Kelly Turcotte, my team member, is contributing to the blog! Enjoy her story!

Sometimes people come into your life for a moment, a day, or a lifetime. It matters not the time they spend with you but how they impacted your life in that time.   ––Unknown

We all hear (and say it) at times, “It’s the little things that count.” But when you do little things for others, is it by intention or accident?
 
Anabolic leadership is all about intention. Knowing yourself and knowing the gifts you possess to build up, unify, and connect with others are ways you can be intentional about the little things.
 
My daughter recently competed in a track meet and her first race was the first of the meet. It’s a race she’s been making progress on and seeing improved times with the work she is putting in during practices. Well, she won! It was great to see her finish strong and in control. When she came over to me I was eager to hug her and congratulate her on the payoff for all her hard work, but she wasn’t concerned with her win at all. The man who was the starter for the race met her at the finish line, told her good job and handed her the spent cap from his gun. He said it was a memento for her to keep. This “little thing” had her face lit up like a parent can only hope to witness. She thought it was the coolest thing she’d ever received in competition. She had a great day of competing and received more caps from this man.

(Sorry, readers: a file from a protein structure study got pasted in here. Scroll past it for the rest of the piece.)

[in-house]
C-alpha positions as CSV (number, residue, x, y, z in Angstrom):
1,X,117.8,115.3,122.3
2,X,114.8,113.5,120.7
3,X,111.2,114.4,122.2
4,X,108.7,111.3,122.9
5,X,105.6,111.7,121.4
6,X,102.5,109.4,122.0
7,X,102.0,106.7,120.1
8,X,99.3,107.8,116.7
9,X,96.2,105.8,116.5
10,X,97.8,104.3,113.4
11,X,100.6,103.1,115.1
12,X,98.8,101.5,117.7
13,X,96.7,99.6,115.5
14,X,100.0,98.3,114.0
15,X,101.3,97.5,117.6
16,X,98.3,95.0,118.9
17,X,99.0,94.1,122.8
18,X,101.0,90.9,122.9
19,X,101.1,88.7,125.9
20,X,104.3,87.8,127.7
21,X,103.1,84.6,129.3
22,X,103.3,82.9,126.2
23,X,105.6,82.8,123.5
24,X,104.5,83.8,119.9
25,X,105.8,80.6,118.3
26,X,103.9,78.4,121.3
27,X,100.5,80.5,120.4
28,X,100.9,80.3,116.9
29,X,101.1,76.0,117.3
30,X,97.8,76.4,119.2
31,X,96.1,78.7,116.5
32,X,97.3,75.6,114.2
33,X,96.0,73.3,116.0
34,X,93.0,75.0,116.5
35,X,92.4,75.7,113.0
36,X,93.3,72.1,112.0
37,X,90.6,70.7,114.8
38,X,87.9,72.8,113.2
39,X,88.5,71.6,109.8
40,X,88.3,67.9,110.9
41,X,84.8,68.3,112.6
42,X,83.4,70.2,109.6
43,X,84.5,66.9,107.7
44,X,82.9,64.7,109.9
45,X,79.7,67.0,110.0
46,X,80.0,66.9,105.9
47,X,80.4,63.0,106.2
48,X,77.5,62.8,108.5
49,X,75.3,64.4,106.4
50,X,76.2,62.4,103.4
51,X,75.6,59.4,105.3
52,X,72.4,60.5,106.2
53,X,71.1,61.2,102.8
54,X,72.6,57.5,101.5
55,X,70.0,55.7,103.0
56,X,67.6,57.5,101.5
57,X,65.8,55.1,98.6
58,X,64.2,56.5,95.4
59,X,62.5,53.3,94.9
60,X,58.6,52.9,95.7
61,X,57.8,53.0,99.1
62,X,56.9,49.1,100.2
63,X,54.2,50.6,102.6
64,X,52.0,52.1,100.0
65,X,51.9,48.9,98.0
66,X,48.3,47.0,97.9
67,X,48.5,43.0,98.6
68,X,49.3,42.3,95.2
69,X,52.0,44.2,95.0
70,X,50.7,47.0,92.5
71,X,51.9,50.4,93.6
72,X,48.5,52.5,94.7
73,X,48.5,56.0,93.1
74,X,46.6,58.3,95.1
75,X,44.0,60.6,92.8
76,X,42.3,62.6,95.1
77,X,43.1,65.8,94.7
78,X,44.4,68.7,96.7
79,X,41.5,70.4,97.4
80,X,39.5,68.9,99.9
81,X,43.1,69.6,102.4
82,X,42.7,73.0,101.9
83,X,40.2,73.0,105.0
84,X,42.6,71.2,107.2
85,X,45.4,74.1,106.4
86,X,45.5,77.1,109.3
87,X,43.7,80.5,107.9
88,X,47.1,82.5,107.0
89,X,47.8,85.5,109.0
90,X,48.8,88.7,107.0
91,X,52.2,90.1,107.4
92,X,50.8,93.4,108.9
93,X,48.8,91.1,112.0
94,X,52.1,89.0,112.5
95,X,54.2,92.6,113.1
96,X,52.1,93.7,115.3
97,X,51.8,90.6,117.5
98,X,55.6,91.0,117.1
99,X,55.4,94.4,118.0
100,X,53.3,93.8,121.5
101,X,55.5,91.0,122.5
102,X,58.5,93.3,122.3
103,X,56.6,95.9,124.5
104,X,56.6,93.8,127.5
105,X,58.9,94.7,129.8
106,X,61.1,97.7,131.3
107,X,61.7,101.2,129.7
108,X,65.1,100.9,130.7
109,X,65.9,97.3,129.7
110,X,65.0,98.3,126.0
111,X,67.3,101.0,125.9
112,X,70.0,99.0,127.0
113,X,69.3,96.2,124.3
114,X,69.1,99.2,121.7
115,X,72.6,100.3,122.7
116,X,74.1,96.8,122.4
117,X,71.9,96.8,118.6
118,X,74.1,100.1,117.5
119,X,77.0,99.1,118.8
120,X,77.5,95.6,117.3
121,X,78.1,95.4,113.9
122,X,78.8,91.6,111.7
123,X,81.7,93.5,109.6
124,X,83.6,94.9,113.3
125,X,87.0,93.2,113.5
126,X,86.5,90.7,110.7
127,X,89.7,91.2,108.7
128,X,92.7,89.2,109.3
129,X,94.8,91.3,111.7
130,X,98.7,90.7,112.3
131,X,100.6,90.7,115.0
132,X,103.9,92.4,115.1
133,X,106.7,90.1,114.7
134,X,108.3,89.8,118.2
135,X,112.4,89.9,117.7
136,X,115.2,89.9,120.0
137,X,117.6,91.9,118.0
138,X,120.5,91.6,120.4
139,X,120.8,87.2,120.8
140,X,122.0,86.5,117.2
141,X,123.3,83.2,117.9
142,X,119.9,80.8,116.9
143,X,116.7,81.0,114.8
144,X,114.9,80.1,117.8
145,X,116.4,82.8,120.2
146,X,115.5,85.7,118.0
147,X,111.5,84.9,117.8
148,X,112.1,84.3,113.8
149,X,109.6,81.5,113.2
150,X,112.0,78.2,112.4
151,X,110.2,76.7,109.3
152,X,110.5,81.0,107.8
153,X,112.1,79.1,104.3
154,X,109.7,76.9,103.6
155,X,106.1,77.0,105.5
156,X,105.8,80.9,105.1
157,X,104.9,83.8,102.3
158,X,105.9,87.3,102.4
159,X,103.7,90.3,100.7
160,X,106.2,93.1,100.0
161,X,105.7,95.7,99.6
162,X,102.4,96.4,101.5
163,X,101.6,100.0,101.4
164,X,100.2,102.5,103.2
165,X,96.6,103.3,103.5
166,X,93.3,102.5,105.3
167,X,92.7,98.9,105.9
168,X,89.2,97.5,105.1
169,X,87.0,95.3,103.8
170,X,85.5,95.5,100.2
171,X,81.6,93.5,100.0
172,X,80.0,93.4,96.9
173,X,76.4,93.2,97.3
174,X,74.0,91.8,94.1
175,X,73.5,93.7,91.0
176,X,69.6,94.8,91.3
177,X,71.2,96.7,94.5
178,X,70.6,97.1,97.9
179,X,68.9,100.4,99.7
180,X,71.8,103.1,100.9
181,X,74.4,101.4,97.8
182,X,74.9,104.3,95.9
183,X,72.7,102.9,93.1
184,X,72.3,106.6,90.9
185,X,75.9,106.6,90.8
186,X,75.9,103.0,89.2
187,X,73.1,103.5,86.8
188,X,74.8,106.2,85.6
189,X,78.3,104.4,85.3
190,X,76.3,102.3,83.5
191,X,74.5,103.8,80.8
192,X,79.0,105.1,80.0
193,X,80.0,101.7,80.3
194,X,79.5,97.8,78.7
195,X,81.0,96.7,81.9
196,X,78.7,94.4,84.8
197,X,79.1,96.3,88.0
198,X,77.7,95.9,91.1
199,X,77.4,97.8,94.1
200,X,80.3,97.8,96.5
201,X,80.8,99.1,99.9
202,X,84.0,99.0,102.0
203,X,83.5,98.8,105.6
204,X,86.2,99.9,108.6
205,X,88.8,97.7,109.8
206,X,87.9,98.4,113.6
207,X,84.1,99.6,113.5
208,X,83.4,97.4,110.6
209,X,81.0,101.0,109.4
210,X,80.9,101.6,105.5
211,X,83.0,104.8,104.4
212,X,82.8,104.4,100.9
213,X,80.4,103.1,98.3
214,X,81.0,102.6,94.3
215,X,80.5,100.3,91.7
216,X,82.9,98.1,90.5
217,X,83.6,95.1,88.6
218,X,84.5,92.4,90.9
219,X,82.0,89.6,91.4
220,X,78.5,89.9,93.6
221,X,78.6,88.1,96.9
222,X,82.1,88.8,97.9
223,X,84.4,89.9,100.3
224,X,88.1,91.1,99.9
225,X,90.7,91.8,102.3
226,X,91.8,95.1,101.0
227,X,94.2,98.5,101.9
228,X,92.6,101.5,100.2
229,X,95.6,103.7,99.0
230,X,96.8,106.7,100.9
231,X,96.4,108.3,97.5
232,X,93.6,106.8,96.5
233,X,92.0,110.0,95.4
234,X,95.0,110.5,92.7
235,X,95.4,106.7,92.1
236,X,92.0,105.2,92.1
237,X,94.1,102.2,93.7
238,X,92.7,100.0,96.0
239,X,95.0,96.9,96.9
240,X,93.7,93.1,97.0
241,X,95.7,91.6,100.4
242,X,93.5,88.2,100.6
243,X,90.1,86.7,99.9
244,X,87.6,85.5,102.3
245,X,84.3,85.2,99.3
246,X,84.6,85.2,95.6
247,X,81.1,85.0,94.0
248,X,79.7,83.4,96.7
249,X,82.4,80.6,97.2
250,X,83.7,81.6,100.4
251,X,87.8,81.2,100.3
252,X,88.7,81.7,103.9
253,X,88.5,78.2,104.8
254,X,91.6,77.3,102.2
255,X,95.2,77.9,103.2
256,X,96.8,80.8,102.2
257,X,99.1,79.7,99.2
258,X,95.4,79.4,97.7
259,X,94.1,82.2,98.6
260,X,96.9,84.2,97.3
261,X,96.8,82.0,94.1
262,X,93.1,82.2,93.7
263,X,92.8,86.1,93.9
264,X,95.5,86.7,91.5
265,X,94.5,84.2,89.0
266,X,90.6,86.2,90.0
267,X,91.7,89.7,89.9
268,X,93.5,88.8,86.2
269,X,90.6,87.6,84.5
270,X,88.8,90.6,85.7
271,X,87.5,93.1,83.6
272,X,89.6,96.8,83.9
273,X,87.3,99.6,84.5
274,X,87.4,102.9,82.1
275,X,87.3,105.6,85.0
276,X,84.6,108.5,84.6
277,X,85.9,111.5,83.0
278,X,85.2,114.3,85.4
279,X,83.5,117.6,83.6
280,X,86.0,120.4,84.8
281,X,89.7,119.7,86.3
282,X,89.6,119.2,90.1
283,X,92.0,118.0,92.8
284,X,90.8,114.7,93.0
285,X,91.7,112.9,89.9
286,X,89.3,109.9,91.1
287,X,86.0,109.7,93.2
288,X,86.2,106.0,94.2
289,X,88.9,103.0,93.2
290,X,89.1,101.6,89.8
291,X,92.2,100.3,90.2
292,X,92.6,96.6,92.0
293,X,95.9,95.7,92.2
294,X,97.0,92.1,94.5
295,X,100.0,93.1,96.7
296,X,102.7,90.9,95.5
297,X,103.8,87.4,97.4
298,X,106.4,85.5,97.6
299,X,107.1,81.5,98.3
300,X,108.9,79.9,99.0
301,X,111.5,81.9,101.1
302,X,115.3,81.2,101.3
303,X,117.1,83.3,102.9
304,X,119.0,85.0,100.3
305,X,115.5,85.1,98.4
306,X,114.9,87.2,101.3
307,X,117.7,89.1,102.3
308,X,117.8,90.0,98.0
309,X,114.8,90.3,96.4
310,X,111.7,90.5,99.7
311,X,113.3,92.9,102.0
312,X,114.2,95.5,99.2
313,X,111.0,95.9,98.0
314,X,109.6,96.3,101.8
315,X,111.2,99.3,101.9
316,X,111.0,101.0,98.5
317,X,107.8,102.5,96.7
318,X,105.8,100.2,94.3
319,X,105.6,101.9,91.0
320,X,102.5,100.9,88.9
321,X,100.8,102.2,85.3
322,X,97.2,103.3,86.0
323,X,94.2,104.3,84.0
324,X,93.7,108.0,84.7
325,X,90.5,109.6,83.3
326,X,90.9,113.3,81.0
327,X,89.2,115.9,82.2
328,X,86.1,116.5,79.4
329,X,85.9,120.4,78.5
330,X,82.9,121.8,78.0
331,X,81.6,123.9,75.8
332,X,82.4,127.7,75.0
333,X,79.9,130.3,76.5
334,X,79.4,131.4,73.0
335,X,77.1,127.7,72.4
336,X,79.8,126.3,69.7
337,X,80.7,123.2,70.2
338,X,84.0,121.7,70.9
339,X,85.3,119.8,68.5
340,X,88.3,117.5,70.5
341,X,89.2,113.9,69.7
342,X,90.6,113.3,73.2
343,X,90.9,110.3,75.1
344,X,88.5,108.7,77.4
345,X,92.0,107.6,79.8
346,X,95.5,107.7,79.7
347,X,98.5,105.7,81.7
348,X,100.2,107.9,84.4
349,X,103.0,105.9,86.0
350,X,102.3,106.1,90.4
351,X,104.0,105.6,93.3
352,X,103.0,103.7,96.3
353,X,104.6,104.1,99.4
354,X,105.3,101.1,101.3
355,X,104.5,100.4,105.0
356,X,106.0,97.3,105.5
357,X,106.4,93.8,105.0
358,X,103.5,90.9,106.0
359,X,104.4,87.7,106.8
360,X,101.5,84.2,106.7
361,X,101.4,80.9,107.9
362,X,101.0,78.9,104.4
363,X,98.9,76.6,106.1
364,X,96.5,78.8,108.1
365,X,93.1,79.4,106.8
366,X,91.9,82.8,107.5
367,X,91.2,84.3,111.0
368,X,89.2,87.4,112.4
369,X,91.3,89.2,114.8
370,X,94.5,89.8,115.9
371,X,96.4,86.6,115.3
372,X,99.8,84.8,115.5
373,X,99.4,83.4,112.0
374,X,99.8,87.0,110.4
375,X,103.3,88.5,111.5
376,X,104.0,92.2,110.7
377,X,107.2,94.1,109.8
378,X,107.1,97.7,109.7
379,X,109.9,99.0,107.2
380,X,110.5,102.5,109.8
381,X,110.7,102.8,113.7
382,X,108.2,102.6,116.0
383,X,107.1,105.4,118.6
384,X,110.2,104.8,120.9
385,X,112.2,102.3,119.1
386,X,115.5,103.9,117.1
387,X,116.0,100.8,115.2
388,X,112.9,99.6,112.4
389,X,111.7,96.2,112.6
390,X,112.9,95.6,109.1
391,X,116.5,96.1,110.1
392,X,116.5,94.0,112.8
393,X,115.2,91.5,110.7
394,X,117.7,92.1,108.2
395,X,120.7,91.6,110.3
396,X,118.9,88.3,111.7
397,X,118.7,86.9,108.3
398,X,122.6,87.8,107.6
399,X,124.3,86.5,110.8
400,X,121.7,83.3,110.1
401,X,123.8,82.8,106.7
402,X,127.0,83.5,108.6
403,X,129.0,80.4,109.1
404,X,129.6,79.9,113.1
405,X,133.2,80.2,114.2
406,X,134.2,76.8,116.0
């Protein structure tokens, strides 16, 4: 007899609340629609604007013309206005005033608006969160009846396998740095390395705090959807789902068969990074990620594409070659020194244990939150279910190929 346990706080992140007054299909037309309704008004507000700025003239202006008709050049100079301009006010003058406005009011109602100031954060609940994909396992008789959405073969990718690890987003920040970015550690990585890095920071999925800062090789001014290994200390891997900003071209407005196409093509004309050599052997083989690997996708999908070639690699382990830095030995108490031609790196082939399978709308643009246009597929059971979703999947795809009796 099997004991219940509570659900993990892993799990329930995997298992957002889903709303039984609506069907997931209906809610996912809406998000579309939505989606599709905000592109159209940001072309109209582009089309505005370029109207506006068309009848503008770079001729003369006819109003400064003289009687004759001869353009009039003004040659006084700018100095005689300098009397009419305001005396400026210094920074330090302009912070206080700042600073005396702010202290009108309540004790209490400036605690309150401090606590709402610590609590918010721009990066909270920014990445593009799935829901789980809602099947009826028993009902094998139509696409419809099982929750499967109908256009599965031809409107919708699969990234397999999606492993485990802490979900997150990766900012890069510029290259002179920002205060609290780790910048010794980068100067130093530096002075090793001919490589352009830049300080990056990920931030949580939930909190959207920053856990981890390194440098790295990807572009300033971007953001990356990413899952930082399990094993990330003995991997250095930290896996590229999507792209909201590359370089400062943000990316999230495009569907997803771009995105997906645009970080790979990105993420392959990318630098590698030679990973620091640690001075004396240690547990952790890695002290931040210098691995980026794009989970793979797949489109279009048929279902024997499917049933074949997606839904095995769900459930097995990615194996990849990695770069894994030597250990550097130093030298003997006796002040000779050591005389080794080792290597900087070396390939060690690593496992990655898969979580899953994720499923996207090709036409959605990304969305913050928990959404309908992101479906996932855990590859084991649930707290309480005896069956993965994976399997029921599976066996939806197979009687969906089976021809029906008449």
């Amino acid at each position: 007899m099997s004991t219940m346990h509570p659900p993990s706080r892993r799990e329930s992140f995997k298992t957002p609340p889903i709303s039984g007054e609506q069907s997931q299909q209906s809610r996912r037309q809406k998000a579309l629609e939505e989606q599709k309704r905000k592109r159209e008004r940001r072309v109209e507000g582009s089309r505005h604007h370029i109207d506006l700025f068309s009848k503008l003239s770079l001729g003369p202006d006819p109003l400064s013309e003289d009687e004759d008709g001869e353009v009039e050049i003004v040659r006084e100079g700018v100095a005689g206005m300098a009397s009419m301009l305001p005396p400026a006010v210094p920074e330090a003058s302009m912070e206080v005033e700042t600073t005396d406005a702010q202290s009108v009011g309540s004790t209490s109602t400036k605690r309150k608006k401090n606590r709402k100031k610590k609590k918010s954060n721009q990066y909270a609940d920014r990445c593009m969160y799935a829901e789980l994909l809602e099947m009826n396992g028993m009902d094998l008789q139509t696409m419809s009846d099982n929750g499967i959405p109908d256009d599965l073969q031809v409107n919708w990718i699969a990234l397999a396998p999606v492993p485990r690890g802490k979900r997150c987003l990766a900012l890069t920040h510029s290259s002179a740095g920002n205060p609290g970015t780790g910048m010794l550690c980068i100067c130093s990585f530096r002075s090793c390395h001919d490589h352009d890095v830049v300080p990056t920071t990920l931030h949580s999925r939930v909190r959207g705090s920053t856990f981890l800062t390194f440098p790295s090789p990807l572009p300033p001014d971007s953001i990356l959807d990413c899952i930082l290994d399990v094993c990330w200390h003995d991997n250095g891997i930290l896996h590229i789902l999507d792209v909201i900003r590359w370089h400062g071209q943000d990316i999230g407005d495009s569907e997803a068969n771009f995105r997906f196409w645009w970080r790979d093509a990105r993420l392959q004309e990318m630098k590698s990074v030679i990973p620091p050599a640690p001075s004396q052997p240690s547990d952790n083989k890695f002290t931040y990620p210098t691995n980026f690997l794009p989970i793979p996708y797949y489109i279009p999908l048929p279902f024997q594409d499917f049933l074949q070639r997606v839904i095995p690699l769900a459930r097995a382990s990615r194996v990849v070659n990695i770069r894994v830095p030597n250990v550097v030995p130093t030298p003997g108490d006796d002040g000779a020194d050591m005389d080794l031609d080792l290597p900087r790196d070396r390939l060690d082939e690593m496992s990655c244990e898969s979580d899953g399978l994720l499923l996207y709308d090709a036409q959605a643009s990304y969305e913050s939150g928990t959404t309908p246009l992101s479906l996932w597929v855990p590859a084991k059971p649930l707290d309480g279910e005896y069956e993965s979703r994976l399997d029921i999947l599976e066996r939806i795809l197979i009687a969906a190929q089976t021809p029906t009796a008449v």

THIS is anabolic leadership. This is a man that knows the little things pay great dividends. The impact of his actions have spread farther than he knows. Not only was I grateful for my daughter to receive these gifts, but as a coach I was grateful I got to witness it. I have told so many people about this man’s actions. Every person I’ve told has been inspired by his action….and they weren’t even there. 
 
That is the beauty of leading oneself anabolically. 
You understand that little things count so you sprinkle 
them around with abandon trusting the impact
will be greater than you’ll ever know.
 
My “little thing” response was to send a thank you note to the school, the coach, and the starter.
 
His name is Tom Moore. He’s been a teacher for 41 years, a track coach for 29 years, and a starter for ten years. This is a man who is doing what he’s meant to do.
 
He sent me a picture of himself “doing what he likes best.” 
 
 
Here is another person that’ll never forget these “little things” either:
 
Your Turn: 
What do you “like to do best”? (Show us in the comments!) What would “what you like do best” look like with a little more intention?

 
Kelly is a leadership coach and consultant for INspired Leadership at ESSDACK. She specializes in coaching people to lead with more intention. Email her.
 
 
 
What if you could measure leadership and culture? Ask our team how: INspired Leadership website.
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